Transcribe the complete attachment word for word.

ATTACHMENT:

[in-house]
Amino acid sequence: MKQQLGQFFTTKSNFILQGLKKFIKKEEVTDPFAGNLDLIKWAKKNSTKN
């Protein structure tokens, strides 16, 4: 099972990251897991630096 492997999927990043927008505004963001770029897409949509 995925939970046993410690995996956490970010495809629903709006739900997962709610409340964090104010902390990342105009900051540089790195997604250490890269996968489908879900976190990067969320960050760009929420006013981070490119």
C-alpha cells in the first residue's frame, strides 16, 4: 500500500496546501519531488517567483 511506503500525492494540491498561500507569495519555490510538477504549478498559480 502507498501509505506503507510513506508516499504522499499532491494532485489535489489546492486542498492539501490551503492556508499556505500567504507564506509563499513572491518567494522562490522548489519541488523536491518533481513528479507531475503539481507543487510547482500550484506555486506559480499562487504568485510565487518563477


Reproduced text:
[in-house]
Amino acid sequence: MKQQLGQFFTTKSNFILQGLKKFIKKEEVTDPFAGNLDLIKWAKKNSTKN
């Protein structure tokens, strides 16, 4: 099972990251897991630096 492997999927990043927008505004963001770029897409949509 995925939970046993410690995996956490970010495809629903709006739900997962709610409340964090104010902390990342105009900051540089790195997604250490890269996968489908879900976190990067969320960050760009929420006013981070490119």
C-alpha cells in the first residue's frame, strides 16, 4: 500500500496546501519531488517567483 511506503500525492494540491498561500507569495519555490510538477504549478498559480 502507498501509505506503507510513506508516499504522499499532491494532485489535489489546492486542498492539501490551503492556508499556505500567504507564506509563499513572491518567494522562490522548489519541488523536491518533481513528479507531475503539481507543487510547482500550484506555486506559480499562487504568485510565487518563477